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REGULAR ARTICLES   |    
Treatment of seasonal affective disorder with green light and red light
Am J Psychiatry 1991;148:509-511.
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Abstract

OBJECTIVE: This study sought to determine whether an equal photon density of green light is superior to red light in treating seasonal affective disorder. METHOD: After recruitment through the media, 20 outpatients with seasonal affective disorder participated in a balanced- order crossover trial of 1 week of green light therapy compared with 1 week of red light therapy. Each treatment consisted of 2 hours of daily light treatment at home in the early morning. Ultraviolet light was excluded from both treatment conditions. The photon densities of the two treatments (2.3 x 10(15) photons/sec per cm2) were similar to those used in previous studies of therapy with 2500-lux white light. Fourteen patients completed the study. At least 1 week separated each treatment period to allow time for relapse. Effectiveness of treatment was assessed by analysis of variance of changes in ratings on the Hamilton Rating Scale for Depression. RESULTS: Although patients' expectations of the two treatments were similar, green light induced greater antidepressant effects than red light. A Sequence by Color interaction was also demonstrated. CONCLUSIONS: Green light provides a treatment effect superior to that of red light and similar to that seen in previous studies with white light. These results are consistent with the hypothesis that retinal photoreceptors mediate the antidepressant response in seasonal affective disorder. Identifying optimal wavelengths for light treatment is important in optimizing phototherapy efficacy.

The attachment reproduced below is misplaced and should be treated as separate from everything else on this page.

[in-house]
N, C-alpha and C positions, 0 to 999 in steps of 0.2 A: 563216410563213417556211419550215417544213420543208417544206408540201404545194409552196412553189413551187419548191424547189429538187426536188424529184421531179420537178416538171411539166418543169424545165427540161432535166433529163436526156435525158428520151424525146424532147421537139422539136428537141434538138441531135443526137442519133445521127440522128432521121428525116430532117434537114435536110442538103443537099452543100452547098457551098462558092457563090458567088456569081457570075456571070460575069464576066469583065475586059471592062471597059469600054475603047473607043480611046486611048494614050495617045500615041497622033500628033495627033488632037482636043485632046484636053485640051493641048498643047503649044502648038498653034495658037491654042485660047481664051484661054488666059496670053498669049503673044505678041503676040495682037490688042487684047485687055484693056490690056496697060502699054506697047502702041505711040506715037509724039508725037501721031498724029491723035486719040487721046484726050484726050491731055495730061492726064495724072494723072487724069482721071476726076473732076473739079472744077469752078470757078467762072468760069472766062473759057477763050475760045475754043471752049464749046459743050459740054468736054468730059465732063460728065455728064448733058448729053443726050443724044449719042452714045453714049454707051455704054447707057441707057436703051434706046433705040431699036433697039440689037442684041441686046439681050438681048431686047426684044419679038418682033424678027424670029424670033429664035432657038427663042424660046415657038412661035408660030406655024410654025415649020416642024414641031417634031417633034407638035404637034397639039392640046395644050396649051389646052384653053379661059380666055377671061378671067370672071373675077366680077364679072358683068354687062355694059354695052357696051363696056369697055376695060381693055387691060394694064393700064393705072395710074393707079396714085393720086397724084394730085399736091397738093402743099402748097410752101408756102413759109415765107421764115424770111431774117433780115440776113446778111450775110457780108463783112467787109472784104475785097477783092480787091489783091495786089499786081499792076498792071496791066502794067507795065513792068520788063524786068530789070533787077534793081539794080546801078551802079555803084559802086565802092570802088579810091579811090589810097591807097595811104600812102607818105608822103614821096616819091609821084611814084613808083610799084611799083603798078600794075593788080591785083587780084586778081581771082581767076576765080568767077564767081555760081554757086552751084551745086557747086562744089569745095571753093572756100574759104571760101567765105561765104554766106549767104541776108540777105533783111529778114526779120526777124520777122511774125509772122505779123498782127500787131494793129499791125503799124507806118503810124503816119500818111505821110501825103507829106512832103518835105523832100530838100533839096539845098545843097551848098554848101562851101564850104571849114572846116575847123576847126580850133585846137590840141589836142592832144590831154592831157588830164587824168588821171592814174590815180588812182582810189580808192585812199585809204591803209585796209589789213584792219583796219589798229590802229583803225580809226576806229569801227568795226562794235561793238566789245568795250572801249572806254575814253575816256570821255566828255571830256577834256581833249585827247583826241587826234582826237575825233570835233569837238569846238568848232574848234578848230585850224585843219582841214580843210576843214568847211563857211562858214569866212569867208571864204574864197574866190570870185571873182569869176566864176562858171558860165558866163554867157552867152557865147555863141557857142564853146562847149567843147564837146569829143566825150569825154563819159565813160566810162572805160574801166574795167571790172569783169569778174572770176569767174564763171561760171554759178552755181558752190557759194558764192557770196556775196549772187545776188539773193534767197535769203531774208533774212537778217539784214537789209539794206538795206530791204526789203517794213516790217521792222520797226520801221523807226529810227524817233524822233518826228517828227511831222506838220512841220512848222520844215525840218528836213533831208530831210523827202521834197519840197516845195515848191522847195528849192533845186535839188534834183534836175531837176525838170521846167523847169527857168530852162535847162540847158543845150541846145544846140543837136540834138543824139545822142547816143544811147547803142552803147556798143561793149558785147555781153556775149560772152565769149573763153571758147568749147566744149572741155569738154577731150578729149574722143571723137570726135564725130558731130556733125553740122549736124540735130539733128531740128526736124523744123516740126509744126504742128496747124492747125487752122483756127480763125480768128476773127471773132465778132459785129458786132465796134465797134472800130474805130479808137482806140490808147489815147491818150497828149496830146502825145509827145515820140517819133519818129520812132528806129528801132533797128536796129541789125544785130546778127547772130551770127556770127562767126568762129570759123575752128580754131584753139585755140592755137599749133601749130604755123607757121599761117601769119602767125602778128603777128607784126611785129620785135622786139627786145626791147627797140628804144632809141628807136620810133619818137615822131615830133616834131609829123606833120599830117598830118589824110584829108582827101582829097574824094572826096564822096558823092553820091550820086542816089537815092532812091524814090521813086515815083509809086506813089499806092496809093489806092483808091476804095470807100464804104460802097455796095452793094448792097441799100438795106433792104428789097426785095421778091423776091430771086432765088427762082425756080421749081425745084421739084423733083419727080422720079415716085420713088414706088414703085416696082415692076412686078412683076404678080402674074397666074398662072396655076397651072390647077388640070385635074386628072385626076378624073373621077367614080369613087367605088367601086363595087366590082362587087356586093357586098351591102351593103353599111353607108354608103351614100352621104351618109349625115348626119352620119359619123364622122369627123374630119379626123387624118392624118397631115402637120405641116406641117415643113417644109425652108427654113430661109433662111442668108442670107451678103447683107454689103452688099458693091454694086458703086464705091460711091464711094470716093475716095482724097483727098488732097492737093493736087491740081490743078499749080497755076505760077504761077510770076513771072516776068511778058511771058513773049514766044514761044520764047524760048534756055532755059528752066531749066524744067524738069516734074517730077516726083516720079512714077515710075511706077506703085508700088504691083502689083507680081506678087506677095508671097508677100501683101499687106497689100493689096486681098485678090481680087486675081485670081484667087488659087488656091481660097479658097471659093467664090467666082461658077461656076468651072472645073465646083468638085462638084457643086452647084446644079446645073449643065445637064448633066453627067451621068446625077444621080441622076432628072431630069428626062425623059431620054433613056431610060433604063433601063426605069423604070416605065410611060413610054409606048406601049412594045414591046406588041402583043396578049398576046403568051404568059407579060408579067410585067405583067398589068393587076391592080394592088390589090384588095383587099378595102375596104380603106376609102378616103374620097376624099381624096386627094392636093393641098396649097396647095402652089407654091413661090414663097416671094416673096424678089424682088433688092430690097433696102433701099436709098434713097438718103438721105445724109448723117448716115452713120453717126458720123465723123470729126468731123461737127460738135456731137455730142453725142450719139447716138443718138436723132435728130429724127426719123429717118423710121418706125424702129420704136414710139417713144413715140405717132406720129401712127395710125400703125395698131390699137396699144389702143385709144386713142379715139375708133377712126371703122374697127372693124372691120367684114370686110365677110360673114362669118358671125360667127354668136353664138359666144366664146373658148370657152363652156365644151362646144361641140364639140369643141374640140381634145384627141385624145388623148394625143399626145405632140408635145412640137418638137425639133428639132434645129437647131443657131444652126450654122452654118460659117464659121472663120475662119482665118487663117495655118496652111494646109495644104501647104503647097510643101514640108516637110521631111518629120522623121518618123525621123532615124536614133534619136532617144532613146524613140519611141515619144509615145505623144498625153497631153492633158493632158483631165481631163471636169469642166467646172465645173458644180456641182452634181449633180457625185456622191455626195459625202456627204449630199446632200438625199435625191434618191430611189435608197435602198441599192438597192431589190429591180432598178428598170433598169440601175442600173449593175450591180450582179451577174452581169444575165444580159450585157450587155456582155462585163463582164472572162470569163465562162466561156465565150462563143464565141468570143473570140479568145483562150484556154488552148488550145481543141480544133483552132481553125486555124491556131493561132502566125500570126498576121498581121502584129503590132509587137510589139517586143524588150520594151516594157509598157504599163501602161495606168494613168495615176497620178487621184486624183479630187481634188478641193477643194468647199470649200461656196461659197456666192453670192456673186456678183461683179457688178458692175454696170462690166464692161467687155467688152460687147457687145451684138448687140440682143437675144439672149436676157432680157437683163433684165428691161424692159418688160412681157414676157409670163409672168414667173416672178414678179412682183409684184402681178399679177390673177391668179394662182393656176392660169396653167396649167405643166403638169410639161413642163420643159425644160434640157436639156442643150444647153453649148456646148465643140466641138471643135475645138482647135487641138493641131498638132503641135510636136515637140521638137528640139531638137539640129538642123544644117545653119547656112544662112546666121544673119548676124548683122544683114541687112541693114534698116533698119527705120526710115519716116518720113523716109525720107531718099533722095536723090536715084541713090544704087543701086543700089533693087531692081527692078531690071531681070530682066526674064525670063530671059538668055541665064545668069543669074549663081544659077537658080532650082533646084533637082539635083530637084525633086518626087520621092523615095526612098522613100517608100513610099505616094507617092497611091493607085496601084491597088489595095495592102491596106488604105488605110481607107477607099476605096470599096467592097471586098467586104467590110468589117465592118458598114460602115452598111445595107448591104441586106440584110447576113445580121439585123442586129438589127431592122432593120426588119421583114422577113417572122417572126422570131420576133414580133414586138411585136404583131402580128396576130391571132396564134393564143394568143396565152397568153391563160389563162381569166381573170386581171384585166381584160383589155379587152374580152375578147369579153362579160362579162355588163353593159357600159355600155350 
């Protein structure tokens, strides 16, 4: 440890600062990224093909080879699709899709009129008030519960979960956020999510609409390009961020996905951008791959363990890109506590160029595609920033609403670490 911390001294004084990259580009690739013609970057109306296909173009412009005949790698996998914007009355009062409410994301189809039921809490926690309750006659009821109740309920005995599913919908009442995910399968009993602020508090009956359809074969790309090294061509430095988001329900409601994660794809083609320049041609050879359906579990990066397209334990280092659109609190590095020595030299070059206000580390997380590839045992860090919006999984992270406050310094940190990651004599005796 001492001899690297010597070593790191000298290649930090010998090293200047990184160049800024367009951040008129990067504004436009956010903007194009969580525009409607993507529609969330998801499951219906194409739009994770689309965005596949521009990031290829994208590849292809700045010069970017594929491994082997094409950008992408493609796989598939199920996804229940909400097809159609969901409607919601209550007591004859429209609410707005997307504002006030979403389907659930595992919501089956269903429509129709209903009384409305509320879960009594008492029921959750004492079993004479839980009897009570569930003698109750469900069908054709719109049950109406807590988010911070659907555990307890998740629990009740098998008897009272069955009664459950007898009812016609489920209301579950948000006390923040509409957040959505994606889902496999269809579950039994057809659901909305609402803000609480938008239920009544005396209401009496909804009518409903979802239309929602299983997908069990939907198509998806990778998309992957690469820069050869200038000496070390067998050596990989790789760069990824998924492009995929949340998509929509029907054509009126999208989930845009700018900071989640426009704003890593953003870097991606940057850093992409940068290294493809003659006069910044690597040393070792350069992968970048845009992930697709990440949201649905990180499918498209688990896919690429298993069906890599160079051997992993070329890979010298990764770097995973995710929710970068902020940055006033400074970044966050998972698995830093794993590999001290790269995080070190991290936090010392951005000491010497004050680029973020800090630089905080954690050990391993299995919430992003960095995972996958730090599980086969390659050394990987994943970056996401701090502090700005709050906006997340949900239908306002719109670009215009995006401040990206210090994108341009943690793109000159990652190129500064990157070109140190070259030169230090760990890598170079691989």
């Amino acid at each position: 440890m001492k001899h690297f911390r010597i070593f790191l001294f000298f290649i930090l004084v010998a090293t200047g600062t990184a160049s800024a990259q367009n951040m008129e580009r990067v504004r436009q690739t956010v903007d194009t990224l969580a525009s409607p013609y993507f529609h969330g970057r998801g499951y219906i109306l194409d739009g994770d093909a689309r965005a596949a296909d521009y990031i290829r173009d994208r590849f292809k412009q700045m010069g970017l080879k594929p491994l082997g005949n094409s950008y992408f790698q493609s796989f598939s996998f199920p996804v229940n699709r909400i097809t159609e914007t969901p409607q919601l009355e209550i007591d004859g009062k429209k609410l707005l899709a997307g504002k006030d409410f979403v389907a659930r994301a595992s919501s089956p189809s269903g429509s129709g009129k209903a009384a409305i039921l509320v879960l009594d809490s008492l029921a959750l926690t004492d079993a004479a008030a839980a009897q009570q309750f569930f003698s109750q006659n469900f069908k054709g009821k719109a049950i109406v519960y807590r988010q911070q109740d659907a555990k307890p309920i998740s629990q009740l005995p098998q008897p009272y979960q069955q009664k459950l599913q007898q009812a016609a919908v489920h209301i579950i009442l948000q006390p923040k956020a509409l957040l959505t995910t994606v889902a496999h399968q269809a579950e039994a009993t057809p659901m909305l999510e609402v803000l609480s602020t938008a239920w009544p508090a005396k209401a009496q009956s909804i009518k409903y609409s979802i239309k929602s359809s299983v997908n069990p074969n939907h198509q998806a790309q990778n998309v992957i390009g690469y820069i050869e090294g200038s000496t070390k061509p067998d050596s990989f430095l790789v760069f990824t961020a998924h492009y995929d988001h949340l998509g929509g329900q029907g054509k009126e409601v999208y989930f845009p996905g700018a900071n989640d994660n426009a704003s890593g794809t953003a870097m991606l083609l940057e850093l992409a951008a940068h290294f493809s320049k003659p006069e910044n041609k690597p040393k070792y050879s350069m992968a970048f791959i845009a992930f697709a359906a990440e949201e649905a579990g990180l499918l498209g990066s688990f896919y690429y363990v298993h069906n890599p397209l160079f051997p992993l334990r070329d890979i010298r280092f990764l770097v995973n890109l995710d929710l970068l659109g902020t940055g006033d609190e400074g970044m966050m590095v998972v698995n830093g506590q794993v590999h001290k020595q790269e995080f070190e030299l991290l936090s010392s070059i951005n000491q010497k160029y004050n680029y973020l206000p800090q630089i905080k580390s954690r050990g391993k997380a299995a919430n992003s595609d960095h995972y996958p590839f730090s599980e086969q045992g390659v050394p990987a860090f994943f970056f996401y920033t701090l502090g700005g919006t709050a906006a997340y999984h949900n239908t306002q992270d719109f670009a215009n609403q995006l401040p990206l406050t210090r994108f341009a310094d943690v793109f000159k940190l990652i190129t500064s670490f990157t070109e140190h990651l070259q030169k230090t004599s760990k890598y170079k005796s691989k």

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mood disorder
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